A tired dog is a good dog. Exercise is one of the best ways to ensure you’ve got yourself a tired dog. However, there are a lot of dogs that can be hard to tire out with a simple game of fetch, jog around the block, or even swim in the local lake. So let’s take Fido for a bike ride!
I bike my dog about 10 miles a day and his behavior has drastically improved. We have no more crazy “run around the house” spells, no more whining, and no more getting into trouble when he is left alone in the house.
The first thing you will want to do when teaching your dog to run alongside a bike is desensitize your dog to the bike. Introduce your dog to the bike by walking him around it, showing him how the handle bars, wheels, and pedals move and any noises the bike may make. Give him lots of praise and plenty of treats during this stage. Really give him some time to get used to the idea of a bike.
After your pup is completely comfortable standing, sitting and laying alongside a bicycle. The next step is to walk your dog and your bike at the same time. With lots of praise and treats, your dog will learn that walking alongside a bike is no big deal.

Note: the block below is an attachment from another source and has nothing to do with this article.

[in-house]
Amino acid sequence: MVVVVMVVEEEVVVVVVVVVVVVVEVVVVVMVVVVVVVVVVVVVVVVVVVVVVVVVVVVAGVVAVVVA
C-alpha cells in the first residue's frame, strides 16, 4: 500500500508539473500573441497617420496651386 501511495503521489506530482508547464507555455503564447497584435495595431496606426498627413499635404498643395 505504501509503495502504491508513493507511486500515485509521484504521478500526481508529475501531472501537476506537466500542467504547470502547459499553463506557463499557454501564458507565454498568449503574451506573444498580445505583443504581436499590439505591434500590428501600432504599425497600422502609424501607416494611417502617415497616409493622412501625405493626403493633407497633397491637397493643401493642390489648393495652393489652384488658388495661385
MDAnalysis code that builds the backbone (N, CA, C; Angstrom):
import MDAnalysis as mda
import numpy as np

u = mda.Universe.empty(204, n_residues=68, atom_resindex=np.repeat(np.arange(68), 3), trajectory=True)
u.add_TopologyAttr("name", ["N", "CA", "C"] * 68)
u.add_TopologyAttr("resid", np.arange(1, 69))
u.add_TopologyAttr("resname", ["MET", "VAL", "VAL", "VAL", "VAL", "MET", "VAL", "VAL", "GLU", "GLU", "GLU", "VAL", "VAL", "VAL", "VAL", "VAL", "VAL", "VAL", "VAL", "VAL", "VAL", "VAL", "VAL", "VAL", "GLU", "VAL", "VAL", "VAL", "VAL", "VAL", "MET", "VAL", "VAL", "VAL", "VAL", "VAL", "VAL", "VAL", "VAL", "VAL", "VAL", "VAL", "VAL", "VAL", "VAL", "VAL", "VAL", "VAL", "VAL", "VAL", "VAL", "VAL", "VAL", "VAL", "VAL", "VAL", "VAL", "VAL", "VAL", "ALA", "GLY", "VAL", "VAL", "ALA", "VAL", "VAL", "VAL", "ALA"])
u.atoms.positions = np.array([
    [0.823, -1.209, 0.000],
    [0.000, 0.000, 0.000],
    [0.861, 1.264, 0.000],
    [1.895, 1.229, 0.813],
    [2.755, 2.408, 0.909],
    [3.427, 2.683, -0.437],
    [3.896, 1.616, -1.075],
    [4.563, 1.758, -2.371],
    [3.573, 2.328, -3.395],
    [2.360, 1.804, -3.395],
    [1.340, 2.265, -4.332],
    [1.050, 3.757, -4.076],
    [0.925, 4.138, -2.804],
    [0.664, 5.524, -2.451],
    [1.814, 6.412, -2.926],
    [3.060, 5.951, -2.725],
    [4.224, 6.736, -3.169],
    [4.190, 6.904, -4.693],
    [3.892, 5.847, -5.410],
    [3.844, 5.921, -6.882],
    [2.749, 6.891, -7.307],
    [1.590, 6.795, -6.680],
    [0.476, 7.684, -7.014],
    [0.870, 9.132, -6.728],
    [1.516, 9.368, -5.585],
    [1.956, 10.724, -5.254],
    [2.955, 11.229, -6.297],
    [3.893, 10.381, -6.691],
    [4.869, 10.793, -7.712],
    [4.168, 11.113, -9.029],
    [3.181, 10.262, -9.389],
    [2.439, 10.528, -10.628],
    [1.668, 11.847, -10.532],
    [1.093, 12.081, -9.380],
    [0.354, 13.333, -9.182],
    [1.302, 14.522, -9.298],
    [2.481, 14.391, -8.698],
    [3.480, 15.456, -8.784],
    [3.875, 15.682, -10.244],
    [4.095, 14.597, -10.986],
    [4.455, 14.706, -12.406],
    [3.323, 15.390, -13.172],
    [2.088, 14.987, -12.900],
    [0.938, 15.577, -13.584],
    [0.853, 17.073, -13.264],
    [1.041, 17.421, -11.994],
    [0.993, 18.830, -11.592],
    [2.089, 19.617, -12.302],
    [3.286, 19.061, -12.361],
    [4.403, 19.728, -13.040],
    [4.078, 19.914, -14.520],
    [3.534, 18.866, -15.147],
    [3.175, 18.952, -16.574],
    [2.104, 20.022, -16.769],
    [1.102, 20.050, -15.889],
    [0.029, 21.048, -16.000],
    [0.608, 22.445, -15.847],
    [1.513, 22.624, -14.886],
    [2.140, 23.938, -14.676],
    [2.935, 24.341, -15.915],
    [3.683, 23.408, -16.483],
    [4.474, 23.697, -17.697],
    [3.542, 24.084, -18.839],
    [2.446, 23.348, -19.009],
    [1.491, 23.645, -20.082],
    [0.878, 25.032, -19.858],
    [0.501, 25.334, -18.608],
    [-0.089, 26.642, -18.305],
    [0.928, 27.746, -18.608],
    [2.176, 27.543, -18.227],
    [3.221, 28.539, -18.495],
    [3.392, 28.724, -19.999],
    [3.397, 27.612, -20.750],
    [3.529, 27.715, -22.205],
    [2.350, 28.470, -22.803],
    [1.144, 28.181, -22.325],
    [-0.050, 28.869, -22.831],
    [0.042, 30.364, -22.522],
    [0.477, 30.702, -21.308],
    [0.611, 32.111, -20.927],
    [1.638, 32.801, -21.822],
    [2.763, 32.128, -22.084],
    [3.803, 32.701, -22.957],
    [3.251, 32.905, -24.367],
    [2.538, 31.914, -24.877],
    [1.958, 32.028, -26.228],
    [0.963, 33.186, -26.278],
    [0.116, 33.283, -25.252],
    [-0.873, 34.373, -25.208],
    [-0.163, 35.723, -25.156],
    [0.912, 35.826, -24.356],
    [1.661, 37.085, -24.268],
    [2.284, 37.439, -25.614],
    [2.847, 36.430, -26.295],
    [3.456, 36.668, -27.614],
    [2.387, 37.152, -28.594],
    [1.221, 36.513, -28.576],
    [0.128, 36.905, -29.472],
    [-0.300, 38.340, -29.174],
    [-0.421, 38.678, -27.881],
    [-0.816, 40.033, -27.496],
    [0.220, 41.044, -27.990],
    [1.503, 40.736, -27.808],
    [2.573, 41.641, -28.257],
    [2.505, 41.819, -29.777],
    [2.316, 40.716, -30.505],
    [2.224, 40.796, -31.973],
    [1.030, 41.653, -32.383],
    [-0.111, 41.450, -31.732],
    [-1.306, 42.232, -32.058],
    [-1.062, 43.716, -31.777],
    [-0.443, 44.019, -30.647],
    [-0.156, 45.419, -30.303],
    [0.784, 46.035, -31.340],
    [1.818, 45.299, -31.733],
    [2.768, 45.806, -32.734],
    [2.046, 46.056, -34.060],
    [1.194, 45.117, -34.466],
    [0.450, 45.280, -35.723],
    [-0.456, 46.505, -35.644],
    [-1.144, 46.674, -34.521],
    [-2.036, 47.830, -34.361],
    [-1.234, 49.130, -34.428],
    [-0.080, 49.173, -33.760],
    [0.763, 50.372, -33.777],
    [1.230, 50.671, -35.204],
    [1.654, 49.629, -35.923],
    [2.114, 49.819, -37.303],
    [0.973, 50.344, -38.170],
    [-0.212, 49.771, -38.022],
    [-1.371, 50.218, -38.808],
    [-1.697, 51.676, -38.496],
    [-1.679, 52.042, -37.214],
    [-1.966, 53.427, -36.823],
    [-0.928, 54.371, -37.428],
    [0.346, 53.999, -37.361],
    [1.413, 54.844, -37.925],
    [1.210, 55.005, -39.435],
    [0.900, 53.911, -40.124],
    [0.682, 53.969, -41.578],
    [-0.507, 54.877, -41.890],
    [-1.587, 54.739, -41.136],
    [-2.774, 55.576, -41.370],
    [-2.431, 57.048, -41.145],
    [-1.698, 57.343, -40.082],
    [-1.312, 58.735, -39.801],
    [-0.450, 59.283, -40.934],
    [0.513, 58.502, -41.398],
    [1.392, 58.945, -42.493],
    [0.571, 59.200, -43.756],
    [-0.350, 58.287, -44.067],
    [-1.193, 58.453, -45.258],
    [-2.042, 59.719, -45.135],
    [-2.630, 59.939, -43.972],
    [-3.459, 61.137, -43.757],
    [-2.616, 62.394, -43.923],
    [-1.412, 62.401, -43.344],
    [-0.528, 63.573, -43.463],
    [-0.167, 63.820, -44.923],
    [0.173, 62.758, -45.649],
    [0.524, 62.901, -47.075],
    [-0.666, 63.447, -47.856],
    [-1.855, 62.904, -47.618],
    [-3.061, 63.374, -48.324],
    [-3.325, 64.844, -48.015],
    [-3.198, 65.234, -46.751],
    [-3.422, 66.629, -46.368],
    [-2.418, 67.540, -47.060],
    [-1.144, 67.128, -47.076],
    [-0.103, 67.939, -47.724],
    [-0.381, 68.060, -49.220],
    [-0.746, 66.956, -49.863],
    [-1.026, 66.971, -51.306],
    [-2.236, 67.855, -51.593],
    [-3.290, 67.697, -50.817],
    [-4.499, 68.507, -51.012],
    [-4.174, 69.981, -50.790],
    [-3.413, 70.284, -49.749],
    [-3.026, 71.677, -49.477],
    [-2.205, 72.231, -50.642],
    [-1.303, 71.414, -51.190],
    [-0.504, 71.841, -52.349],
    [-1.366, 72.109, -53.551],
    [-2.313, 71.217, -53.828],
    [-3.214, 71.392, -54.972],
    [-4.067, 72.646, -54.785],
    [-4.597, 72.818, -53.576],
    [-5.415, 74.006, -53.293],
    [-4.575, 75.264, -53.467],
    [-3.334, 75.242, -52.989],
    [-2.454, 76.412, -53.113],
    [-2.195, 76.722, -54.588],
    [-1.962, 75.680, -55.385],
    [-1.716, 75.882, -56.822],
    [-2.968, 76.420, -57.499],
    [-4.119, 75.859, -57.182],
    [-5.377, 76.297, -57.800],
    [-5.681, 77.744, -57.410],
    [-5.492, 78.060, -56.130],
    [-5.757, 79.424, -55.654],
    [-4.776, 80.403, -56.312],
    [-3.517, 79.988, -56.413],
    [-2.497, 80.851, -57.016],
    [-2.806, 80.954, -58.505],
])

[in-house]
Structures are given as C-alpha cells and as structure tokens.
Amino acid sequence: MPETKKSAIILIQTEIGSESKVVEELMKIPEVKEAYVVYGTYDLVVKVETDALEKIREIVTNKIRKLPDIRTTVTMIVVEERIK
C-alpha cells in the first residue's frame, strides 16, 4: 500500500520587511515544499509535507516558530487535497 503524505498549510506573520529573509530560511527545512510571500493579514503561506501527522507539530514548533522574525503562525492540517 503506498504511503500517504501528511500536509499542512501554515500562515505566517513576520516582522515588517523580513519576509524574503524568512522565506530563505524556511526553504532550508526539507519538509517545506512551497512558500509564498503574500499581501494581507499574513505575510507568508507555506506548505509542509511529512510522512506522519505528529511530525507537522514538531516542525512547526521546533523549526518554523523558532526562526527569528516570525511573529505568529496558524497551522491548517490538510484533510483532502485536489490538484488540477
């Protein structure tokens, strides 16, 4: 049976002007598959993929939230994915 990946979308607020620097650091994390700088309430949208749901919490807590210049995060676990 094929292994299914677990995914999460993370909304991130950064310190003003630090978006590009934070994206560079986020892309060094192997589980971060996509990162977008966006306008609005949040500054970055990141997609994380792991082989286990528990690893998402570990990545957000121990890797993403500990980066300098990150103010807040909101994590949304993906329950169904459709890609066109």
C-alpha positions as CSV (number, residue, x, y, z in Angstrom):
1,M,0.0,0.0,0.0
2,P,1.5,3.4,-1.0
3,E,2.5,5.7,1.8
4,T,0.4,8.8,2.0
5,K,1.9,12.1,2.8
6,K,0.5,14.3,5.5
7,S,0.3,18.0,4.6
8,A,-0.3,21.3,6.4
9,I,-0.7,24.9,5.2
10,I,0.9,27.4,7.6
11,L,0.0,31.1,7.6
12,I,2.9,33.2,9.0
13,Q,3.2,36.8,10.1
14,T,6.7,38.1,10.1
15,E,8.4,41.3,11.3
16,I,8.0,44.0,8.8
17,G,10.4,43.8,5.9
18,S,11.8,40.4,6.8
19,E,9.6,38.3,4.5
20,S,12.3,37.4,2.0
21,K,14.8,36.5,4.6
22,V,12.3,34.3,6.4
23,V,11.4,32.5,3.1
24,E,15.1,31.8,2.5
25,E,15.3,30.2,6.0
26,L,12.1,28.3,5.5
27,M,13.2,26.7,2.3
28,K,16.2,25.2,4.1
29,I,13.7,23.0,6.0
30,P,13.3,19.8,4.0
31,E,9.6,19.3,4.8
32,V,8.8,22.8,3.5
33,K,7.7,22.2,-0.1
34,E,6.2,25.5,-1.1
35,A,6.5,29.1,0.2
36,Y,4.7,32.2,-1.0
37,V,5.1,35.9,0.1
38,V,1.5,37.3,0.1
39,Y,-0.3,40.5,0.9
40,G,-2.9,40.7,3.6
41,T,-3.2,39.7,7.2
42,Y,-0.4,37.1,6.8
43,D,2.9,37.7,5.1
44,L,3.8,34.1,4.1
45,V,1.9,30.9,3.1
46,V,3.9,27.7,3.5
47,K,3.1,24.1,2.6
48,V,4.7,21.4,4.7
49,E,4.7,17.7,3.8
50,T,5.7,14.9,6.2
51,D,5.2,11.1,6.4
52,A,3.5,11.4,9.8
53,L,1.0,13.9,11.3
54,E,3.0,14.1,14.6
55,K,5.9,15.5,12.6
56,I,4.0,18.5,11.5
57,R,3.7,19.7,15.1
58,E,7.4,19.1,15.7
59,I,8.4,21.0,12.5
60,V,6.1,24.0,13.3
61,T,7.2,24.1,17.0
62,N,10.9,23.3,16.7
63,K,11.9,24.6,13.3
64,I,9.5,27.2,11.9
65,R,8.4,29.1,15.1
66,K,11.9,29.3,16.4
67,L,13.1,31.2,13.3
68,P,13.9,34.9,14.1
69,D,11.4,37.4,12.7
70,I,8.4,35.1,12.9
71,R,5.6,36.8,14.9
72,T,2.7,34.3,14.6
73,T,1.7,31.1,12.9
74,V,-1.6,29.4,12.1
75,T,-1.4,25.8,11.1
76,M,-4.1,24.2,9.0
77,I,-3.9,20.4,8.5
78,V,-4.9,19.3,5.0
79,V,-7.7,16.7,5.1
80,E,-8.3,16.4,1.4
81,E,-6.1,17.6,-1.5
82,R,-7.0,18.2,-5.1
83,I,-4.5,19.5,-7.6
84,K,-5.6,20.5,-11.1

The third step will be your first ride with your dog! Hold the leash in your left hand, right hand on the handle bars ready to use the brakes. Have treats in your left hand as well, keeping your dog’s attention on your hand and not on bolting ahead. Take a few slow pedals forward, then stop and praise your dog. Repeat this process several times increasing the distance you travel each time. Soon you and your dog will be biking miles each day!
For me, it took about a month of on and off attempts with the bike and my dog. I began training when my pup Zeke was six months old, however, after a few failed attempts and a little frustration, I decided to wait until Zeke was a bit older to try again. At about a year old, we tried again, with a Gentle Leader, and Zeke did wonderful! Now, we bike about five miles every morning. I find that Zeke loves the opportunity to run and I love that he is fairly calm for the rest of the day.
Some personal pointers:
- Gentle Leaders or other head collars work well to keep your dog from pulling and taking control of the ride.
- Once you’ve mastered the training aspect of biking alongside your dog, be sure to slowly work up to longer distances. Remember this will be a workout for him, so don’t push him too hard too quickly.
- Be sure not to start biking your dog too young. Ask your vet what he recommend as far as how much running your puppy should be doing while he is still growing and developing.
- Watch your dog’s paws! Running on pavement can be rough on a dog’s feet. Watch for articles reviews on paw pad protection coming soon!